Selling a Book – Phase Two

“It’s a marathon not a sprint.”

It’s one of those clichés that crop up in sport, and I’m pretty sure that I have used it both to describe an NFL season and writing a book.

In fact it turns out that it’s a pretty good description of not just writing a book, but getting one from draft through editing and design, and out into the market place. However, for an independent author, the process doesn’t stop once you have the agreement with the print on demand companies and digital outlets. No, because after all that comes selling the book.

It’s not a glamourous thing to do, and certainly no one has written films about writers contacting shops about stocking their book. However, that is where I found myself right now, settling down into the hard graft of prep and contacting. A process that is eerily similar to submitting books to agents, only this time it is a little less speculative and involves discussions of percentages and getting copies into the hands of people who make decisions.

The good is news is that where we have been successful in doing this, the book has sold. However, if I am to keep doing this then I need to expand the number of shops that are stocking the book, and magic up a lot more sales through the digital outlets.

I am working on developing a network of contacts to hopefully get the book out into more shops, but the disadvantage of being an independent is that I don’t have people doing this for me. So as we move into the second phase of selling the book I am looking for people’s help, namely you who are reading this.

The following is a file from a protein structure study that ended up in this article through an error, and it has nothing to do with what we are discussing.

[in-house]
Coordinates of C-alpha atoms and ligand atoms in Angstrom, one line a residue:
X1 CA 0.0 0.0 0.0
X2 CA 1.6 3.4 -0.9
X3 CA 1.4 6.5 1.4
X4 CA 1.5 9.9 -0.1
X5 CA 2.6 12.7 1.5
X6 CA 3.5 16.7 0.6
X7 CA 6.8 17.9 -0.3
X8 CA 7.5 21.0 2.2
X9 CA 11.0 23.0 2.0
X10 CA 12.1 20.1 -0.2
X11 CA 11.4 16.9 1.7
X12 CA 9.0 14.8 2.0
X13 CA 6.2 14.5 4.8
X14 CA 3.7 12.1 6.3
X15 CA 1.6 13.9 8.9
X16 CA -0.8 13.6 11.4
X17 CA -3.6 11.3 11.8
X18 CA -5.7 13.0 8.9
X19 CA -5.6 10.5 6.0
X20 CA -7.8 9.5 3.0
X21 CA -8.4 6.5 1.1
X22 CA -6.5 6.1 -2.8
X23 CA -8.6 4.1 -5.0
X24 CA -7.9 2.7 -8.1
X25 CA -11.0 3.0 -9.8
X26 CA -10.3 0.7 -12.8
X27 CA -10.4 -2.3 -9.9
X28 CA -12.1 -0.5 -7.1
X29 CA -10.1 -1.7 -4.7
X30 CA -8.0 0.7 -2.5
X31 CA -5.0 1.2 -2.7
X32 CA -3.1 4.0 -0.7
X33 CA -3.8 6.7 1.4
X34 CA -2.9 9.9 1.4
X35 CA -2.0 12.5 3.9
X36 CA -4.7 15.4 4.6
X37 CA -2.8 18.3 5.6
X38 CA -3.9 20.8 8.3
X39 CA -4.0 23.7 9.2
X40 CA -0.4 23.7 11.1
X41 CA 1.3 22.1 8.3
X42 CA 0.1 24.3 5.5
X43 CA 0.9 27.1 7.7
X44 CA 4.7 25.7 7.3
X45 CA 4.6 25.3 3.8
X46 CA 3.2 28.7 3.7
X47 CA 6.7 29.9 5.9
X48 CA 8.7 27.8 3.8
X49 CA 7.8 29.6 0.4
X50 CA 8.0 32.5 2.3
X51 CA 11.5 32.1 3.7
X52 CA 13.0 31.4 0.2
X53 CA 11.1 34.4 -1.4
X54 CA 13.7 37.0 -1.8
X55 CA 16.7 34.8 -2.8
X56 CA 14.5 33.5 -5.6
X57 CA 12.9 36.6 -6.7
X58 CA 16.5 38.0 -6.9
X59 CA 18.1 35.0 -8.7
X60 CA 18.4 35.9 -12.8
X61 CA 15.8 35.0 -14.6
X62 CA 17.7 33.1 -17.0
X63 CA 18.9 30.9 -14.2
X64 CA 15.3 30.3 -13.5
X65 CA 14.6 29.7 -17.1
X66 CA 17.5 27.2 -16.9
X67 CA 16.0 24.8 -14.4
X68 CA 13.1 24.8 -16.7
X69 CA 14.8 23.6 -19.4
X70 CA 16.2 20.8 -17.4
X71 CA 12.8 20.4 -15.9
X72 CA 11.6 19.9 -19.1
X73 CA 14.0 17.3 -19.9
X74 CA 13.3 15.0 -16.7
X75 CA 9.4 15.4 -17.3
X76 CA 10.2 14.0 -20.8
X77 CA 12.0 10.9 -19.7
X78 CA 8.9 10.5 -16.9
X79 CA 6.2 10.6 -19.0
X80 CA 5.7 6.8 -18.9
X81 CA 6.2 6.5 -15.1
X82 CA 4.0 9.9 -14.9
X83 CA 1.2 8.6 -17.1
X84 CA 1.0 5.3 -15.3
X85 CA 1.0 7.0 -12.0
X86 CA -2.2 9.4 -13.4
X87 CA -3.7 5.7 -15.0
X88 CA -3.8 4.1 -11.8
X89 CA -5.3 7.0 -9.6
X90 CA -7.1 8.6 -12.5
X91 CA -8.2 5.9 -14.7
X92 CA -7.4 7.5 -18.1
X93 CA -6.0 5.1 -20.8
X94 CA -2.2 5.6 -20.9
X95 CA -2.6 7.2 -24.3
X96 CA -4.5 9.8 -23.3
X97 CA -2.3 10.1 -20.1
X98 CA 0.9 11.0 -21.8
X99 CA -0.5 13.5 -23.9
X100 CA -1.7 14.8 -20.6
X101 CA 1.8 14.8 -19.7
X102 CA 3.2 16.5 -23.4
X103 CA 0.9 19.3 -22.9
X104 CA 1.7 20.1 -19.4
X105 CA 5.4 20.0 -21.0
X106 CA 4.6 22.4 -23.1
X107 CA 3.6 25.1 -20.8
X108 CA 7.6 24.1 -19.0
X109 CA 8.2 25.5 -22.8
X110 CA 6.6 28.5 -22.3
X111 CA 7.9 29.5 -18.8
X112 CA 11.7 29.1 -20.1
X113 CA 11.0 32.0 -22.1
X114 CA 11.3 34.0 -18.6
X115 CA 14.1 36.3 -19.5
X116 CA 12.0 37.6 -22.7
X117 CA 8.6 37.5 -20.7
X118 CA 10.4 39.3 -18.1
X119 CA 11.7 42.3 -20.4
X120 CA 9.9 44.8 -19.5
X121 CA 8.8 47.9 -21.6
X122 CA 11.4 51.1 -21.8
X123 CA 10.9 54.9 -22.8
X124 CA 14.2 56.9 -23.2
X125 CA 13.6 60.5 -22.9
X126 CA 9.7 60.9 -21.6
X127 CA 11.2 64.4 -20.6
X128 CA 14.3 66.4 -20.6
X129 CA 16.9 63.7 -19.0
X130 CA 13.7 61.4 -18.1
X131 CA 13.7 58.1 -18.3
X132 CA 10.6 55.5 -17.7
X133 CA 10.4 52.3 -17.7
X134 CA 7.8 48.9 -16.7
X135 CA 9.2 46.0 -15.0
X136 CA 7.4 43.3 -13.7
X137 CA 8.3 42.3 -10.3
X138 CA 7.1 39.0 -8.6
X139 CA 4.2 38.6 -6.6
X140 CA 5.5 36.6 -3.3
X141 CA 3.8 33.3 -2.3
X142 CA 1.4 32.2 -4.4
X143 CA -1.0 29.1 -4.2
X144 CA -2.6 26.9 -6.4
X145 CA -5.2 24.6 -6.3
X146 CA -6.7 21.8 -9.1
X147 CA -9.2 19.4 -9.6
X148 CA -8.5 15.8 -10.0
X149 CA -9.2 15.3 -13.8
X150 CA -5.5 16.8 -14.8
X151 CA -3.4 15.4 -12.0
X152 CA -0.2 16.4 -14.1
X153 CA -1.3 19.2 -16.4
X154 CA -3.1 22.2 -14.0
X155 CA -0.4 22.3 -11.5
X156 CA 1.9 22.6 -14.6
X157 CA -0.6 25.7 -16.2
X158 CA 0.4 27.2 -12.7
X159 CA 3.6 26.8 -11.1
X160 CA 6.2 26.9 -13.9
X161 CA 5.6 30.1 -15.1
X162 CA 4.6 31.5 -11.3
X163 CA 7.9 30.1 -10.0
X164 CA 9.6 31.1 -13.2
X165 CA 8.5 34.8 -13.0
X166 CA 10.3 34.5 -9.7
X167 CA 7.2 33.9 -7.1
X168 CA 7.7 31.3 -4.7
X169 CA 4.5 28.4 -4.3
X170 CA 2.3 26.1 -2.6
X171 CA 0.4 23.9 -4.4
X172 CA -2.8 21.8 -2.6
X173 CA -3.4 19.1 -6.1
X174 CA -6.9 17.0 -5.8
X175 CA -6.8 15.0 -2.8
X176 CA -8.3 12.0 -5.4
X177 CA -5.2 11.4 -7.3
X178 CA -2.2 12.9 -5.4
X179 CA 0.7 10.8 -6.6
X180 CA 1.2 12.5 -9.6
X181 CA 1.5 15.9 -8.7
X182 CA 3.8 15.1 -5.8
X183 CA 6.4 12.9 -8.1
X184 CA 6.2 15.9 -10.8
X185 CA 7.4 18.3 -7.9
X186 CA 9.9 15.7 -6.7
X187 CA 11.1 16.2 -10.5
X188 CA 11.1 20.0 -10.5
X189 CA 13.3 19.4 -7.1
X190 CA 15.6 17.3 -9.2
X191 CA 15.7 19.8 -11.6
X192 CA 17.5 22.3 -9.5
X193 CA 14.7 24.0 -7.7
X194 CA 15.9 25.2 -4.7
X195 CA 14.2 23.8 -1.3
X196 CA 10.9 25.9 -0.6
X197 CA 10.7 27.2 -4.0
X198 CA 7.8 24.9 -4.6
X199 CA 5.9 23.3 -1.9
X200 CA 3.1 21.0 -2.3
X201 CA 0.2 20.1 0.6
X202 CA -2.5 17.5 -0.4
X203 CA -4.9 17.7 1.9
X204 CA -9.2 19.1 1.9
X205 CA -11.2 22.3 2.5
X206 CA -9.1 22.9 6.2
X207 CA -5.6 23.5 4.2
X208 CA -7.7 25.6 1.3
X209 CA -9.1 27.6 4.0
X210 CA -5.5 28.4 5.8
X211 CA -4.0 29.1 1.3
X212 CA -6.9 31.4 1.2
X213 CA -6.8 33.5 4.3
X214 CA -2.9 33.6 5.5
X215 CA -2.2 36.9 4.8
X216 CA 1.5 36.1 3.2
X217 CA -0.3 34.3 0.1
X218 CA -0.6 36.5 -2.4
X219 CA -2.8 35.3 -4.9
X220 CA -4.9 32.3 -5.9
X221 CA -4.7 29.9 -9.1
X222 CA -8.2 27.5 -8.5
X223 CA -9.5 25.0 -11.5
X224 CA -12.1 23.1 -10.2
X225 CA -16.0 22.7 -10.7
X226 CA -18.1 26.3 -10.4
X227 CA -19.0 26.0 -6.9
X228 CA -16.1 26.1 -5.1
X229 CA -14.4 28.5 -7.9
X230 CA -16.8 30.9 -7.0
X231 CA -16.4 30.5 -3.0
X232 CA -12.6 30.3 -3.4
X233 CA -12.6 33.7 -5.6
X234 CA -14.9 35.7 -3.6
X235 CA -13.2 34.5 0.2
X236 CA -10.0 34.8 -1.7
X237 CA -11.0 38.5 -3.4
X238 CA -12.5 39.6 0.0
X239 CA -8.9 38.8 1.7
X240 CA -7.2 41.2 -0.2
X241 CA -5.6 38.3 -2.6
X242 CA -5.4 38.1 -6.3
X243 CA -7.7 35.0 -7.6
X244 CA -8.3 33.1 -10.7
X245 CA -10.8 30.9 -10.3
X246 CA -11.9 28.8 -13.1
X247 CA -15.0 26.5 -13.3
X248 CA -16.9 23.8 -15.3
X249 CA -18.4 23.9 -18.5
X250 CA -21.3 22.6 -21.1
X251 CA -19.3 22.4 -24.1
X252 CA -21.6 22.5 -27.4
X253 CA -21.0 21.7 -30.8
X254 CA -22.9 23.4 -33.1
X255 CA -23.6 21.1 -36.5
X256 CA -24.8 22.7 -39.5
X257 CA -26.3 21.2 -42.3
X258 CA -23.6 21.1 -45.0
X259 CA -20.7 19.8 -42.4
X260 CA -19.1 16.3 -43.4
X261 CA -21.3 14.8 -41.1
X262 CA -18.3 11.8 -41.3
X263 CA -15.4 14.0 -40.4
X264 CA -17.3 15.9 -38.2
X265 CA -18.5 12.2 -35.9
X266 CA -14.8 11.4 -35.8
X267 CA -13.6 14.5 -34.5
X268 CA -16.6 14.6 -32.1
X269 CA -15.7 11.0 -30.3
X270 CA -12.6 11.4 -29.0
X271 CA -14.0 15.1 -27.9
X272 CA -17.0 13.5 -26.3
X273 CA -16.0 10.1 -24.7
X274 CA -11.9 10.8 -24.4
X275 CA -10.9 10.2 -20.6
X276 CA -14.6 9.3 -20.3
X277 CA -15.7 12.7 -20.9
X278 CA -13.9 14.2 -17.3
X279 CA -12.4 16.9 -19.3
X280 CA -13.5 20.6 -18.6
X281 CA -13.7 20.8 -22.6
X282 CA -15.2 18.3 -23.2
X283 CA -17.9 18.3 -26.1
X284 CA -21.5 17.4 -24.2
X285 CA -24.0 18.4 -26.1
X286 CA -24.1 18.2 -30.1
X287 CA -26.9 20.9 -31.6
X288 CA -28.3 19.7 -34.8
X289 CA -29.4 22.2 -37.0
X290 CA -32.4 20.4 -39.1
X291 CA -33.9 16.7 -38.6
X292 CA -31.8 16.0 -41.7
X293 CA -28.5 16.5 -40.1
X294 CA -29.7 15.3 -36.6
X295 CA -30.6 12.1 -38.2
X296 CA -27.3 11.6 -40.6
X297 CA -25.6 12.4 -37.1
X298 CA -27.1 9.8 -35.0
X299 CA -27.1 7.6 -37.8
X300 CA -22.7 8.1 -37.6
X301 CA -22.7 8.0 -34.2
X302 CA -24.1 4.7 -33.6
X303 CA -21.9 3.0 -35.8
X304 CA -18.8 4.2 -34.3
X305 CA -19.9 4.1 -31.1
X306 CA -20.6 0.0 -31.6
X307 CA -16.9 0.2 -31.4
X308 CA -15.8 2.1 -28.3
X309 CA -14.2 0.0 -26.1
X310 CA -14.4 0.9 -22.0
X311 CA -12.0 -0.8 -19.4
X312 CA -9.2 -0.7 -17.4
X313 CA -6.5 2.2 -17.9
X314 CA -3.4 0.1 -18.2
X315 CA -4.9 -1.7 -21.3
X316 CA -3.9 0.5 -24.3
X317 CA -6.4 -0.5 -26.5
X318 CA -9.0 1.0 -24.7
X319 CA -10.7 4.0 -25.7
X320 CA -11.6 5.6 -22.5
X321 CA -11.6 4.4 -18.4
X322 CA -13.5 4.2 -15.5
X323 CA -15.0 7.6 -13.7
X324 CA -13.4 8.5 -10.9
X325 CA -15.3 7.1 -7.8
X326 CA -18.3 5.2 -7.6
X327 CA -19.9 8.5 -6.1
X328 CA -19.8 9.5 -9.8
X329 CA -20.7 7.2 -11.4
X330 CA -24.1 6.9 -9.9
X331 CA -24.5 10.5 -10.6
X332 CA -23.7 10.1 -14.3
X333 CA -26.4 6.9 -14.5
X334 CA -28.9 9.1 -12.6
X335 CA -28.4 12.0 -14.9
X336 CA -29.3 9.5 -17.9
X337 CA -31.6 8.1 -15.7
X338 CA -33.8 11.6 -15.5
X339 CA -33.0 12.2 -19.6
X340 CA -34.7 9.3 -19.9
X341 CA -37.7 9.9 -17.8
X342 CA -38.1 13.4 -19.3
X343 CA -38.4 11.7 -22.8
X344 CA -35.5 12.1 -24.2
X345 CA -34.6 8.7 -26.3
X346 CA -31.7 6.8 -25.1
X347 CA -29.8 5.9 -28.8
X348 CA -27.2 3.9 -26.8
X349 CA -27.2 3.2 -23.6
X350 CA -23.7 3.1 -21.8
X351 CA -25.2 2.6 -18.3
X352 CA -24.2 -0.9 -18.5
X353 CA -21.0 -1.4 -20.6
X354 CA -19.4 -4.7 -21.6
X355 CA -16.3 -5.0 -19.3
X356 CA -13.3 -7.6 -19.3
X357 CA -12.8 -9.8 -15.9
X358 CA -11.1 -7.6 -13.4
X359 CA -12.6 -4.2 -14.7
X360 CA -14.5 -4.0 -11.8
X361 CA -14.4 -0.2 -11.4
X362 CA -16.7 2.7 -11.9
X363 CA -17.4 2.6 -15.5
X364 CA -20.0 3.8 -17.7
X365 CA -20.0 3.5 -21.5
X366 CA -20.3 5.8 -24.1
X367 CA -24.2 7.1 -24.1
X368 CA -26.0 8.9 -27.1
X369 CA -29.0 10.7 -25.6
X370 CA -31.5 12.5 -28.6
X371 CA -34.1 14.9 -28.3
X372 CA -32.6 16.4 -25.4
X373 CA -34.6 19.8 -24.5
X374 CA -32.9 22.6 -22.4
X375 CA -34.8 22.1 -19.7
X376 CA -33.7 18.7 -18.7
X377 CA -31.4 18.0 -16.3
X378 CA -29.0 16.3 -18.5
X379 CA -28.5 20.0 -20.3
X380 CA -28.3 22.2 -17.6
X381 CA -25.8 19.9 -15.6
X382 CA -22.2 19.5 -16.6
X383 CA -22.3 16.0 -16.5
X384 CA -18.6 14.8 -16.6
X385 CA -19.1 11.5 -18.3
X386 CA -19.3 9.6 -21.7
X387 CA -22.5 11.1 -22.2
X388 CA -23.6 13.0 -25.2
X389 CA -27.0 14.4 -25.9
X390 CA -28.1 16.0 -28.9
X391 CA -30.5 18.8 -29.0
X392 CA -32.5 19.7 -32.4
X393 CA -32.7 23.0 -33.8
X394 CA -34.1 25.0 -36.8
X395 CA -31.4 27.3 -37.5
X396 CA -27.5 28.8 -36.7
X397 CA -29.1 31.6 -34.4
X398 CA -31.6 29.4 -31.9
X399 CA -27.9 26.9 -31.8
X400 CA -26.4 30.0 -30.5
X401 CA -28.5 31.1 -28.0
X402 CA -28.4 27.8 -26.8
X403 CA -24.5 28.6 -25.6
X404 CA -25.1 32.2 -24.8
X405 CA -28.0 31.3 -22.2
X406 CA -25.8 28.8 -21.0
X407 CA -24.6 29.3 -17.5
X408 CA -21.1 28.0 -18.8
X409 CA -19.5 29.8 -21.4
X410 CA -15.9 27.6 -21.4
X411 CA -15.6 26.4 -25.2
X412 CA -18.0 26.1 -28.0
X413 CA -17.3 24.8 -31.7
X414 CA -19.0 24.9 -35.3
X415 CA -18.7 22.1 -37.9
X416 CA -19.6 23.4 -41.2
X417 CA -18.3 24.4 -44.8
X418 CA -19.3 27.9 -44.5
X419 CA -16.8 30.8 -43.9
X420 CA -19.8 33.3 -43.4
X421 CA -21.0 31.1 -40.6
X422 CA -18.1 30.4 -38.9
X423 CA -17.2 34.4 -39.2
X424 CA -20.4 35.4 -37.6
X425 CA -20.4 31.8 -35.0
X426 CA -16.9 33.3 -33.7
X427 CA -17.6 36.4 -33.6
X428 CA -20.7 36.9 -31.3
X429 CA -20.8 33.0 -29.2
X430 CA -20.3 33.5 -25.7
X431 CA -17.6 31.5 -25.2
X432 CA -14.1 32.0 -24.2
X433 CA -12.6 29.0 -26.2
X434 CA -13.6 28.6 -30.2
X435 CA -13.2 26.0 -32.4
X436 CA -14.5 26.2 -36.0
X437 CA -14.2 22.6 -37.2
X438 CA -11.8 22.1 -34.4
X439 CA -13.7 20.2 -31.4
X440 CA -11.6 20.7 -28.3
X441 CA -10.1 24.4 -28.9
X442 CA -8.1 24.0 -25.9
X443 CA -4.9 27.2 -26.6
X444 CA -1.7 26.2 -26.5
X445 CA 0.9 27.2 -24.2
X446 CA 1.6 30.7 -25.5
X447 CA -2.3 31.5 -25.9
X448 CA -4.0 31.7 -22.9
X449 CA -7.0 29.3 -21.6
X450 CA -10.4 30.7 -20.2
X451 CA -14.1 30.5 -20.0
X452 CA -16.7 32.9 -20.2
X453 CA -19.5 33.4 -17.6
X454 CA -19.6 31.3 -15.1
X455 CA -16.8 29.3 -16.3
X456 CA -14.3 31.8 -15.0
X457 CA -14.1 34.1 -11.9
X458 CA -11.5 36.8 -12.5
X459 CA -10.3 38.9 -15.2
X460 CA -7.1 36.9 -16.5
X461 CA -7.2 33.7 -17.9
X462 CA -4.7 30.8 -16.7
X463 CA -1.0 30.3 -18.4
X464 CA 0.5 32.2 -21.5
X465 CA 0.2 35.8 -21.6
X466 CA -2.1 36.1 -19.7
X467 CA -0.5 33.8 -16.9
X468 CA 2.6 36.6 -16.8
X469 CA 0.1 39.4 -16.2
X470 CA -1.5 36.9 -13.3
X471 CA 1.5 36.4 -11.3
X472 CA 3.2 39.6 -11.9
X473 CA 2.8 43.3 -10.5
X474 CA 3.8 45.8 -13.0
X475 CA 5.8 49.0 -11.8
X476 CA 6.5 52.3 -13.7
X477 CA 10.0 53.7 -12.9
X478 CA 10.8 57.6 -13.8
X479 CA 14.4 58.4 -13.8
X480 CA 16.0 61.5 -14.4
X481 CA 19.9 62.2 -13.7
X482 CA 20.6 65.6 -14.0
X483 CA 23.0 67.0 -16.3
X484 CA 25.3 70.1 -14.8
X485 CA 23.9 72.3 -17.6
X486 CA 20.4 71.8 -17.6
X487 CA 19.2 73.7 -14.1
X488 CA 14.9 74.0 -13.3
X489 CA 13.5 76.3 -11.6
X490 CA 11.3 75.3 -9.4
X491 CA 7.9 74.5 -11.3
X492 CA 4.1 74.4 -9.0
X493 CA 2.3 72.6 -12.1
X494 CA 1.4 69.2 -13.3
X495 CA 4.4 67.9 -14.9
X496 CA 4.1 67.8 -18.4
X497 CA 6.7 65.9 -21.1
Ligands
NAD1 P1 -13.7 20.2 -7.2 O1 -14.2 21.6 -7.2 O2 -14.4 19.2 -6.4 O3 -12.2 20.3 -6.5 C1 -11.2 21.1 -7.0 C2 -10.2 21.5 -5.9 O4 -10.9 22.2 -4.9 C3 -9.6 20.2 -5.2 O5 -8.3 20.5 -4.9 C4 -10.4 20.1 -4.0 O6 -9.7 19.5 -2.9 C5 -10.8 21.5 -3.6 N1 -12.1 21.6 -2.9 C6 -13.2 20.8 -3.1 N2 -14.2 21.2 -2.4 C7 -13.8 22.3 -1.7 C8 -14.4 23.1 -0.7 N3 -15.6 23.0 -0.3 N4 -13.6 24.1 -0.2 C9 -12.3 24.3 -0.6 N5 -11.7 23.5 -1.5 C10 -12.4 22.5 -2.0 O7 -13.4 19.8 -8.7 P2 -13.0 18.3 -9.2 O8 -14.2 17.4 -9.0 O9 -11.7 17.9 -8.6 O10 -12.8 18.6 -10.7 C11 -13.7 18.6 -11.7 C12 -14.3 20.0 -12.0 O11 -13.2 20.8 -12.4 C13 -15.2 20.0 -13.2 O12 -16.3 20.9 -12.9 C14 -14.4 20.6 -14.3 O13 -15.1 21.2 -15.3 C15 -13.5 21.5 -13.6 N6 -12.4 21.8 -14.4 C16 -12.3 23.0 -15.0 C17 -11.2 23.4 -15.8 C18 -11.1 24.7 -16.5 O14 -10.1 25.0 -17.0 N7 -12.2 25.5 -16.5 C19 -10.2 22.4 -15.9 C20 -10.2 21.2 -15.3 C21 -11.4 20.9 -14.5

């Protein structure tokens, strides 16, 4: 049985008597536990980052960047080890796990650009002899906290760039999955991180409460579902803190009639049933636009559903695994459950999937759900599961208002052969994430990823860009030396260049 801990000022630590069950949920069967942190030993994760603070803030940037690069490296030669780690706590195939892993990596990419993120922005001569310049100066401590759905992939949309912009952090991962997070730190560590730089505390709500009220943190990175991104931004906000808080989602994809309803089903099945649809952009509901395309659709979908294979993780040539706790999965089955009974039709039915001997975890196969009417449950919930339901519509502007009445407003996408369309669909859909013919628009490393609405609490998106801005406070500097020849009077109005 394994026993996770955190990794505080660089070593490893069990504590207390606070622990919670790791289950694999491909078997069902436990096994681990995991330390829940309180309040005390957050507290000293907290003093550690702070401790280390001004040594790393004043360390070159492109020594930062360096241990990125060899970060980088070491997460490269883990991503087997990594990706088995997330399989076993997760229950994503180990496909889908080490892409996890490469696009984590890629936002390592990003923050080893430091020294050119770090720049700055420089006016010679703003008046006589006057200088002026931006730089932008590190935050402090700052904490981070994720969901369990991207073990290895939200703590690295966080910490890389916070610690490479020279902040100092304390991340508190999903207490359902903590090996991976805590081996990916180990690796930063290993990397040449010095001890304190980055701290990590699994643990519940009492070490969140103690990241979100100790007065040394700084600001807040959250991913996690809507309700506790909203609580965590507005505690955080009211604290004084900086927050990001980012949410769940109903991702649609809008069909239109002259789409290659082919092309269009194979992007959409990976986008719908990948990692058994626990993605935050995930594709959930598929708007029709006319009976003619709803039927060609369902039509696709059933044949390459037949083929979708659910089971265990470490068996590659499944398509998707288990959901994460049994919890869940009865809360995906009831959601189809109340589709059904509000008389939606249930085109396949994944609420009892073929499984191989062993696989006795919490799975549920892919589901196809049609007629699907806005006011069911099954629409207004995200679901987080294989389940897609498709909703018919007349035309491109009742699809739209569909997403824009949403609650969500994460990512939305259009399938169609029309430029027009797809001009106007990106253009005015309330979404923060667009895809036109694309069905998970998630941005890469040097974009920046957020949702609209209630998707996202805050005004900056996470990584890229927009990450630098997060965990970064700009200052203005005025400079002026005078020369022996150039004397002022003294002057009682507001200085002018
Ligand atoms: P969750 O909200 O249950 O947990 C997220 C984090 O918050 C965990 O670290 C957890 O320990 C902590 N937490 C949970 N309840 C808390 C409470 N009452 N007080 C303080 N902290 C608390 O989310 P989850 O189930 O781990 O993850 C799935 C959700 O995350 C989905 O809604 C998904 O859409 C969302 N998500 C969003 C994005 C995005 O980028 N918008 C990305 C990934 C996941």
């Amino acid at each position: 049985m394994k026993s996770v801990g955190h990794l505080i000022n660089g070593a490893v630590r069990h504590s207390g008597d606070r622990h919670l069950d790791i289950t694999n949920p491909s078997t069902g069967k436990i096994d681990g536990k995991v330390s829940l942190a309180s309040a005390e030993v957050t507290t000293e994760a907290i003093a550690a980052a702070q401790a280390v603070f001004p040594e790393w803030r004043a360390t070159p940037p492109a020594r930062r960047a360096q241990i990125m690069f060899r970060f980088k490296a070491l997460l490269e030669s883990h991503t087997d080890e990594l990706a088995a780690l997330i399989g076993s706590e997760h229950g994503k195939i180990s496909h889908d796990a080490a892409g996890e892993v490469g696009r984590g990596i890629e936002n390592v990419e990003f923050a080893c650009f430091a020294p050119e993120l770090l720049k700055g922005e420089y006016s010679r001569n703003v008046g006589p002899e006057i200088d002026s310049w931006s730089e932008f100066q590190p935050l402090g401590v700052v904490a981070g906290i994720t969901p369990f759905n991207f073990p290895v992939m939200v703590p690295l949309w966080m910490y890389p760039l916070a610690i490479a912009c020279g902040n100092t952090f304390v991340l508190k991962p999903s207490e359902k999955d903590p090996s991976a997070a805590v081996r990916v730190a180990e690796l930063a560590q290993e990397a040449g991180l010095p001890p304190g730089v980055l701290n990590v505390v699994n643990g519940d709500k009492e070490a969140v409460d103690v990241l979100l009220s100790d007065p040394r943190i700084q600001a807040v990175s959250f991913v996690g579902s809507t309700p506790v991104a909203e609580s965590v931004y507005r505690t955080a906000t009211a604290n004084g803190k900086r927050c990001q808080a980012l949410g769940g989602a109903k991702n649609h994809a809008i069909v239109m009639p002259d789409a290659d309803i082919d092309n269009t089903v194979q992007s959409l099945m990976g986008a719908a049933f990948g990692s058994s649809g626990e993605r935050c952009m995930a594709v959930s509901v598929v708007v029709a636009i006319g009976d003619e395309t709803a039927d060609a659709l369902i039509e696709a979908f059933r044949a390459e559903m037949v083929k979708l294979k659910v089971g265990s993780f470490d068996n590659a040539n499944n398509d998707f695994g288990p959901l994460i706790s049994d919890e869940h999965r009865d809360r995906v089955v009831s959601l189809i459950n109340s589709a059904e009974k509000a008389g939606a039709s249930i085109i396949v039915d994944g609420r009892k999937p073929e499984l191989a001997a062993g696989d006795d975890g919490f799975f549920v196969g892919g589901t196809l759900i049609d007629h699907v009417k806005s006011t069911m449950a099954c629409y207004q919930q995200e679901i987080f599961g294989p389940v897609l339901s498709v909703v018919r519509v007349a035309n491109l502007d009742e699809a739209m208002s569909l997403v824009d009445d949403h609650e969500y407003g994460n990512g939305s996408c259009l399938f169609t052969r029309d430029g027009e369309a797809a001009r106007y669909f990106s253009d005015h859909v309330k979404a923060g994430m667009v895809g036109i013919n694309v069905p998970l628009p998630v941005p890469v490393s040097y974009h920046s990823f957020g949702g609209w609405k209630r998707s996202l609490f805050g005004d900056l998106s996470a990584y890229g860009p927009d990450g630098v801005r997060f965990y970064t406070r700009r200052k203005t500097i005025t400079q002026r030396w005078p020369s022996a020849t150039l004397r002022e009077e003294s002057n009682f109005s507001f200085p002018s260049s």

I strongly believe that the best way to sell a book is through the people loving books and talking to each other.

So if you have read the book and enjoyed it, then recommend it to a friend. Lend your copy, get the word out. Also, if you are lucky enough to have a great local bookshop, talk to them about it or let me know so I can contact them about getting stocked.

On the digital side of things, and if you are so inclined, a good review would be very much appreciated. I’m not going to pretend that I understand the various rankings and algorithms that dominate online stores and review sites, but the bit that is important is that the more people who saying nice things, the better the chances that someone new finds the book.

I am in the home stretch of the opening draft of a sequel, and my experience with A Ghost Called Dog haw certainly wetted my appetite. I have multiple books in the ideas drawer ready to be written, but it is not enough for the book just to exist. I have to establish a solid enough business model to make this an ongoing concern. It is an old business adage that you have to speculate to accumulate, and I certainly don’t mind investing in this up to a point.

There has always been a tension in the creative arts between the art and the business. As an independent writer you have to confront this directly, trying to find a way to make the system work for you within your circumstances. For me, this means writing something that is artistically valid in of itself. The first stage of selling a book is to make the book as good as it can be.

However, once it exists then you have to start having conversations regarding price points and distribution, remembering that at the end of the day, there is a number of books that you have to sell to cover what you put in and beyond. There may be a day when I can get to a point where my books account for a part of my income, but for now I would be happy to make them self-sufficient. A literary ecosystem that is independent on my everyday life.

It’s quite a small dream in the grand scheme of things, but there is still a long way to go before I can make that a reality. So if you are so inclined, spread the word, get in touch about book stores, write a review, or lend it to a friend.

I would be profoundly grateful.

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